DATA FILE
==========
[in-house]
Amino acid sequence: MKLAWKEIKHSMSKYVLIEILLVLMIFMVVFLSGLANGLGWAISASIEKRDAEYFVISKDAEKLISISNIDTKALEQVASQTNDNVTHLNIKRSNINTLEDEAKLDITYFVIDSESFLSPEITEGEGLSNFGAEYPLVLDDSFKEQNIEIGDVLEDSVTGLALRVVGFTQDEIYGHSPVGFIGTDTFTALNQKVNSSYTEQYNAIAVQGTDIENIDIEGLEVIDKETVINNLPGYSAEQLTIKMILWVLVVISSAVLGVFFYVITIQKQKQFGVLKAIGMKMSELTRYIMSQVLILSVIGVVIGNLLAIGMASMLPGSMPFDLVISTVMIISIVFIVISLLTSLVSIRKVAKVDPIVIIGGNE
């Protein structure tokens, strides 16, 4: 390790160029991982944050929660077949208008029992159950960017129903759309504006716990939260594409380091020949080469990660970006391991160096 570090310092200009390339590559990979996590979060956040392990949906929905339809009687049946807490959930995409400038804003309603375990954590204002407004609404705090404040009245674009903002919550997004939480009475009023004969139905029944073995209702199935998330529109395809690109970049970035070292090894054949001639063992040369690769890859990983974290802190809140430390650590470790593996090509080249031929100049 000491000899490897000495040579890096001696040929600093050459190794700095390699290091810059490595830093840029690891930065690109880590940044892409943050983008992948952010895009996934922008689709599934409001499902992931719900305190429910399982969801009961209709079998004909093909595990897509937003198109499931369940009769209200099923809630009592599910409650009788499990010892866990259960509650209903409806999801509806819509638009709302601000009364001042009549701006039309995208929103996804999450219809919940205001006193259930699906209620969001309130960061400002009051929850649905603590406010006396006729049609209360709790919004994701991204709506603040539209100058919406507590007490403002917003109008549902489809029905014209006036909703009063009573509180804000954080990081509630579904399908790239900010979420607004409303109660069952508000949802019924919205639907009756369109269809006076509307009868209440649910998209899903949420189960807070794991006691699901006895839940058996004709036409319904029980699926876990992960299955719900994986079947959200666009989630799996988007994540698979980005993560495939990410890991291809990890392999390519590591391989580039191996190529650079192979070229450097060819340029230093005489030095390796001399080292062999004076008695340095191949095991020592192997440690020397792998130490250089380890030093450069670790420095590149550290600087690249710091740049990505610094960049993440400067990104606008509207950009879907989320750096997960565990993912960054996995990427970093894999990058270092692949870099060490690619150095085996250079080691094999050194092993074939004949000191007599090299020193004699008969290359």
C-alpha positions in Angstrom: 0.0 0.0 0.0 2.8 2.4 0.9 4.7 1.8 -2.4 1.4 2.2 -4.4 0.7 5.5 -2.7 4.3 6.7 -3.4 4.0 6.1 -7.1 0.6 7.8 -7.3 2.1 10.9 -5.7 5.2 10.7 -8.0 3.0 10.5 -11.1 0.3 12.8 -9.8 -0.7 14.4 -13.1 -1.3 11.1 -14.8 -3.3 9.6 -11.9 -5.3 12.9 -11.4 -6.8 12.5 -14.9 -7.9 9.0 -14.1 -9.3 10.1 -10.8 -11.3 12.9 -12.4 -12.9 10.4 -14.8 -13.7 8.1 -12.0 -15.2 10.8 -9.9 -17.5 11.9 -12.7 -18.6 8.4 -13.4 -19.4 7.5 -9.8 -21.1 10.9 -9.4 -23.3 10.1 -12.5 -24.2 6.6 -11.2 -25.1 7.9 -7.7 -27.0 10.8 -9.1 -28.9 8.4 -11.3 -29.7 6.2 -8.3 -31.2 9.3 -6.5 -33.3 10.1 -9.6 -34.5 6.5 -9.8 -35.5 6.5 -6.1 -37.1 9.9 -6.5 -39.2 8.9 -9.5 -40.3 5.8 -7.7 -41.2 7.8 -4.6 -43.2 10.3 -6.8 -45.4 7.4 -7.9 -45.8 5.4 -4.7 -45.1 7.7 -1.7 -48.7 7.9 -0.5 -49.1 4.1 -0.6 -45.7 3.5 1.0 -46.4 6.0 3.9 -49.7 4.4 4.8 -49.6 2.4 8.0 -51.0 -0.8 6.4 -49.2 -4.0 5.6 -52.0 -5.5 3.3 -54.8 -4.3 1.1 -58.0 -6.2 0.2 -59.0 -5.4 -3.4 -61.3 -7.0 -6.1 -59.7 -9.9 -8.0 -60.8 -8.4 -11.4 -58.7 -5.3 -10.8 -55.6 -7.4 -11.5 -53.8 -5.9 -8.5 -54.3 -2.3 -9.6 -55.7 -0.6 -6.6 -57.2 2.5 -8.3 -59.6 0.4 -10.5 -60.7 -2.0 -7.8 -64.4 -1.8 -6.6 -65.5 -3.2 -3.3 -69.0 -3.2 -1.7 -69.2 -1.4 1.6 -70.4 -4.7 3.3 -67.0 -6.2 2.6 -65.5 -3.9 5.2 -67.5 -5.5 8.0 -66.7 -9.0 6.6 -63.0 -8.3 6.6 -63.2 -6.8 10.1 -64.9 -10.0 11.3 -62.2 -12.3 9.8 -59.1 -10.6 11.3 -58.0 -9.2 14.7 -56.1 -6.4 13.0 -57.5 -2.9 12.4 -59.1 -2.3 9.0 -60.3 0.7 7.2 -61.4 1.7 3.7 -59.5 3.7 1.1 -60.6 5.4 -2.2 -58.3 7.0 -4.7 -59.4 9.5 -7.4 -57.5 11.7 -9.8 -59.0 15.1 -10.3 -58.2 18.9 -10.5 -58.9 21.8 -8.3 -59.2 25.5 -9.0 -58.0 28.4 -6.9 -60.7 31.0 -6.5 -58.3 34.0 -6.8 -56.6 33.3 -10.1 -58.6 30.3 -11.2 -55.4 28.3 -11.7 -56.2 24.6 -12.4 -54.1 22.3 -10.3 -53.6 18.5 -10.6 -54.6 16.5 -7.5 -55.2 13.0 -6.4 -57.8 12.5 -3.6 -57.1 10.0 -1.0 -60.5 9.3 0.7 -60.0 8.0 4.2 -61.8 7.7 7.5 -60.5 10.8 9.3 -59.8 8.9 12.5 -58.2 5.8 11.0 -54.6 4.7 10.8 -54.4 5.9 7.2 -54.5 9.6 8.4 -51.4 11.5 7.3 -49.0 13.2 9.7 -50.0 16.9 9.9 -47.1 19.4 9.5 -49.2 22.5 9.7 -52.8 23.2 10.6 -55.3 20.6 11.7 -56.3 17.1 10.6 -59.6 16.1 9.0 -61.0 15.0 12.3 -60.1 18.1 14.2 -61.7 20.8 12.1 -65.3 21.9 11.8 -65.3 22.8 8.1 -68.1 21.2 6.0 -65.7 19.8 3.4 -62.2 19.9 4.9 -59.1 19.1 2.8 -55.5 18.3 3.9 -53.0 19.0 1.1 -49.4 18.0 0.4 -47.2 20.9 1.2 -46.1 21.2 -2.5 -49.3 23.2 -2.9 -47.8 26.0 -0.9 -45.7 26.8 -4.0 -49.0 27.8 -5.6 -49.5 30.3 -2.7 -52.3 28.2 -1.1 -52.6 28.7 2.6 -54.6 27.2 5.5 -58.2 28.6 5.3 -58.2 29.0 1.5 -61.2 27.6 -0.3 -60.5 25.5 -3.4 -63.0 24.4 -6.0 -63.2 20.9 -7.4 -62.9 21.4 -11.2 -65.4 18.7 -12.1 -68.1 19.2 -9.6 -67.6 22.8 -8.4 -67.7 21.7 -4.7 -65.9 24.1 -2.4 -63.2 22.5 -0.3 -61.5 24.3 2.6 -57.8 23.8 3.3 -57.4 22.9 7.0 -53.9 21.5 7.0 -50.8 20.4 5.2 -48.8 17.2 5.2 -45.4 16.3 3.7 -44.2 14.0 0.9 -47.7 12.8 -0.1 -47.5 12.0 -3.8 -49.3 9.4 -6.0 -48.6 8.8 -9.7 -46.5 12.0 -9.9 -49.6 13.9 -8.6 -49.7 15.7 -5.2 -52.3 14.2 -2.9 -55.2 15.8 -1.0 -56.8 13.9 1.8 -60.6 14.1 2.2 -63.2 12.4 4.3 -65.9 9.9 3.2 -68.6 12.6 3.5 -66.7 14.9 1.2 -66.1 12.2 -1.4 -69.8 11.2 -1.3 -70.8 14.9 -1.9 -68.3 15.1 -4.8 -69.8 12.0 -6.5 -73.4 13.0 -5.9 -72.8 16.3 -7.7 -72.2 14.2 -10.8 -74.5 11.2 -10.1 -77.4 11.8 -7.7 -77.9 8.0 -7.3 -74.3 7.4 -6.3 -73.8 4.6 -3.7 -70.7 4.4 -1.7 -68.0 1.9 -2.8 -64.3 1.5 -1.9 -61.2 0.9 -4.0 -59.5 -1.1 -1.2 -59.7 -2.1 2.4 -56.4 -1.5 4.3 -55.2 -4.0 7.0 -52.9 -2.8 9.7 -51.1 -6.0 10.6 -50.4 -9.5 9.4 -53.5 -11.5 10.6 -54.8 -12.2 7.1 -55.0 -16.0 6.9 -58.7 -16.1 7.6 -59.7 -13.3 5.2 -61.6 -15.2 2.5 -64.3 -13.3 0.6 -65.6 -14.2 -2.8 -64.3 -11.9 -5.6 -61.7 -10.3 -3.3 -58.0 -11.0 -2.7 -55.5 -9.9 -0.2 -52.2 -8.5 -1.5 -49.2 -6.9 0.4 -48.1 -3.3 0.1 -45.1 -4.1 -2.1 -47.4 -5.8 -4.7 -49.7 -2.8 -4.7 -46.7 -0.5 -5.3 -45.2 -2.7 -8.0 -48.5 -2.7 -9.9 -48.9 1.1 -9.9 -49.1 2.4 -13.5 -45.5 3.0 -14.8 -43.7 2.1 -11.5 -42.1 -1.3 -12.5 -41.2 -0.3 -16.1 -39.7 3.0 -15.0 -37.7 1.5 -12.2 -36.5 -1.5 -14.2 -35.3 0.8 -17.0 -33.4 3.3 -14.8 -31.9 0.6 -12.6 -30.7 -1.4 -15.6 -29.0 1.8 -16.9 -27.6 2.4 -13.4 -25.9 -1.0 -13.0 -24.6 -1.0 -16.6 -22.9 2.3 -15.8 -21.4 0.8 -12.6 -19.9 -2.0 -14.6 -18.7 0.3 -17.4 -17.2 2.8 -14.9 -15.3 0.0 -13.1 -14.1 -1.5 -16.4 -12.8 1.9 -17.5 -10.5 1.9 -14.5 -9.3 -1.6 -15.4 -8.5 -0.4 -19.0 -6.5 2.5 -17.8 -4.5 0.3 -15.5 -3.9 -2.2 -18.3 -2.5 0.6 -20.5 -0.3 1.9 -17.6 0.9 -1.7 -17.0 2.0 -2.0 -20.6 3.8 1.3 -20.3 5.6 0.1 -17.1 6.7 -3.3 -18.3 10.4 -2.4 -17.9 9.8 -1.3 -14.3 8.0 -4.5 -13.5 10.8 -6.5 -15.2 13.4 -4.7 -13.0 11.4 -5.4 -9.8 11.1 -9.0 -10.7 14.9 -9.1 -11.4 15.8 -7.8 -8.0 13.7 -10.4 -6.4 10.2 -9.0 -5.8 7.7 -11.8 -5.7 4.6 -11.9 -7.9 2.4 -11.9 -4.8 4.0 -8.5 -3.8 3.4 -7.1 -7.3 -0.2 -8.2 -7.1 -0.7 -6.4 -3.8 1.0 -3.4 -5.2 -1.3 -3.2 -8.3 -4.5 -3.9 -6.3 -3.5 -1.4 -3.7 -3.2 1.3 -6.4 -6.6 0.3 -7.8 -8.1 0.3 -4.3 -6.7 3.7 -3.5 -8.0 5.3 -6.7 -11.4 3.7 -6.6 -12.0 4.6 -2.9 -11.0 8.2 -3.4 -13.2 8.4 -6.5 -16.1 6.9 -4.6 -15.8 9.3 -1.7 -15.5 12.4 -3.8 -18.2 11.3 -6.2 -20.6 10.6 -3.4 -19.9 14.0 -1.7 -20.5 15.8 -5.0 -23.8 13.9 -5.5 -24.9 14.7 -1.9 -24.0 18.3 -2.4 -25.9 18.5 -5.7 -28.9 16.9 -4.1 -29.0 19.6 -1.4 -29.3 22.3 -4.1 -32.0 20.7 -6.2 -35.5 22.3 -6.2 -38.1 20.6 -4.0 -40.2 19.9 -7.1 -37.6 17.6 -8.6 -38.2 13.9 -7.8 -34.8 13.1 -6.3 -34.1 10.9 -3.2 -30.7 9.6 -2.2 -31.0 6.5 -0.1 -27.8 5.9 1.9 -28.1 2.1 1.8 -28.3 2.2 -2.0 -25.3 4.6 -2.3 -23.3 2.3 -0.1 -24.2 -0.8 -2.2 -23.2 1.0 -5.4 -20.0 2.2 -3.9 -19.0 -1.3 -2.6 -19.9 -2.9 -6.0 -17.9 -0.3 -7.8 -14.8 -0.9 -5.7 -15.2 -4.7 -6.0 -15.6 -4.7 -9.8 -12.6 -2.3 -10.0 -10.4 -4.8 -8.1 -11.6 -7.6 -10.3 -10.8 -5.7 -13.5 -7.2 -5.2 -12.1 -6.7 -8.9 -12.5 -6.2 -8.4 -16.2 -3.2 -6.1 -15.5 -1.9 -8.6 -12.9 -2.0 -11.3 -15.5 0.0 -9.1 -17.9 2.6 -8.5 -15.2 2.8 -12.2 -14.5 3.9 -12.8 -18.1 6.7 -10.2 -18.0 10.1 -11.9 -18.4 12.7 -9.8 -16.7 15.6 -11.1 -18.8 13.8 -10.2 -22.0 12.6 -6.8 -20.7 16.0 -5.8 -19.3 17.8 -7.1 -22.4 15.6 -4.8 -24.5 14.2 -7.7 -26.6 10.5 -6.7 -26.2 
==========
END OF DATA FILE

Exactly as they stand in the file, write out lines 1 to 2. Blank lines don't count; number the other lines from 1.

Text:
[in-house]
Amino acid sequence: MKLAWKEIKHSMSKYVLIEILLVLMIFMVVFLSGLANGLGWAISASIEKRDAEYFVISKDAEKLISISNIDTKALEQVASQTNDNVTHLNIKRSNINTLEDEAKLDITYFVIDSESFLSPEITEGEGLSNFGAEYPLVLDDSFKEQNIEIGDVLEDSVTGLALRVVGFTQDEIYGHSPVGFIGTDTFTALNQKVNSSYTEQYNAIAVQGTDIENIDIEGLEVIDKETVINNLPGYSAEQLTIKMILWVLVVISSAVLGVFFYVITIQKQKQFGVLKAIGMKMSELTRYIMSQVLILSVIGVVIGNLLAIGMASMLPGSMPFDLVISTVMIISIVFIVISLLTSLVSIRKVAKVDPIVIIGGNE